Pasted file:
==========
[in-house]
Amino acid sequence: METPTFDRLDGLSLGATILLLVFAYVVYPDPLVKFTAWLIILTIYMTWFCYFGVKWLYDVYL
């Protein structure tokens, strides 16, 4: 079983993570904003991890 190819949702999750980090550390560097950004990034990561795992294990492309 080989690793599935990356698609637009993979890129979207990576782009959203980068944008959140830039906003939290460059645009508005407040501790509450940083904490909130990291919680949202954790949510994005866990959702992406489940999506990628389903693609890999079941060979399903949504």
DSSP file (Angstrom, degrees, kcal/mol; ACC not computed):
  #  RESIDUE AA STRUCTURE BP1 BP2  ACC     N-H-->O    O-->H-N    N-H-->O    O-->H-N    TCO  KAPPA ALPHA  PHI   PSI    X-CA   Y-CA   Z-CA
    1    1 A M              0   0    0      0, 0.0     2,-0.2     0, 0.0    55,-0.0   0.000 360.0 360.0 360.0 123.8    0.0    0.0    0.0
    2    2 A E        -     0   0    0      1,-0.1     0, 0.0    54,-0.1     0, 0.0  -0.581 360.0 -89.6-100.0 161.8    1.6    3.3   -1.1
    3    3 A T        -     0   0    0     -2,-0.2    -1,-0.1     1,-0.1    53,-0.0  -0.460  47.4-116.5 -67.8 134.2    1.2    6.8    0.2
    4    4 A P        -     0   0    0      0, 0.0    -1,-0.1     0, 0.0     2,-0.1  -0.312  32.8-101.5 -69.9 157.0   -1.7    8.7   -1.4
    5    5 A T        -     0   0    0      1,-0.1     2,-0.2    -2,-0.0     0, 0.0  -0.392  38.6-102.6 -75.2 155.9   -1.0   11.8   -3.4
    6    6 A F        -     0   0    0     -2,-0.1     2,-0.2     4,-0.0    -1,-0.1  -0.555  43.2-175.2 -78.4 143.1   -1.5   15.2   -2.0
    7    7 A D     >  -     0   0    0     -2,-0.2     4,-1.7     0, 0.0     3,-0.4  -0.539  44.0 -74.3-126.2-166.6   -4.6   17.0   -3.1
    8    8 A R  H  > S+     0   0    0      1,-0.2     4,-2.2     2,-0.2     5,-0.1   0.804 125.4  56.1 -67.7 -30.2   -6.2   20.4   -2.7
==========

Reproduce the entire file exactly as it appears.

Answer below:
[in-house]
Amino acid sequence: METPTFDRLDGLSLGATILLLVFAYVVYPDPLVKFTAWLIILTIYMTWFCYFGVKWLYDVYL
């Protein structure tokens, strides 16, 4: 079983993570904003991890 190819949702999750980090550390560097950004990034990561795992294990492309 080989690793599935990356698609637009993979890129979207990576782009959203980068944008959140830039906003939290460059645009508005407040501790509450940083904490909130990291919680949202954790949510994005866990959702992406489940999506990628389903693609890999079941060979399903949504």
DSSP file (Angstrom, degrees, kcal/mol; ACC not computed):
  #  RESIDUE AA STRUCTURE BP1 BP2  ACC     N-H-->O    O-->H-N    N-H-->O    O-->H-N    TCO  KAPPA ALPHA  PHI   PSI    X-CA   Y-CA   Z-CA
    1    1 A M              0   0    0      0, 0.0     2,-0.2     0, 0.0    55,-0.0   0.000 360.0 360.0 360.0 123.8    0.0    0.0    0.0
    2    2 A E        -     0   0    0      1,-0.1     0, 0.0    54,-0.1     0, 0.0  -0.581 360.0 -89.6-100.0 161.8    1.6    3.3   -1.1
    3    3 A T        -     0   0    0     -2,-0.2    -1,-0.1     1,-0.1    53,-0.0  -0.460  47.4-116.5 -67.8 134.2    1.2    6.8    0.2
    4    4 A P        -     0   0    0      0, 0.0    -1,-0.1     0, 0.0     2,-0.1  -0.312  32.8-101.5 -69.9 157.0   -1.7    8.7   -1.4
    5    5 A T        -     0   0    0      1,-0.1     2,-0.2    -2,-0.0     0, 0.0  -0.392  38.6-102.6 -75.2 155.9   -1.0   11.8   -3.4
    6    6 A F        -     0   0    0     -2,-0.1     2,-0.2     4,-0.0    -1,-0.1  -0.555  43.2-175.2 -78.4 143.1   -1.5   15.2   -2.0
    7    7 A D     >  -     0   0    0     -2,-0.2     4,-1.7     0, 0.0     3,-0.4  -0.539  44.0 -74.3-126.2-166.6   -4.6   17.0   -3.1
    8    8 A R  H  > S+     0   0    0      1,-0.2     4,-2.2     2,-0.2     5,-0.1   0.804 125.4  56.1 -67.7 -30.2   -6.2   20.4   -2.7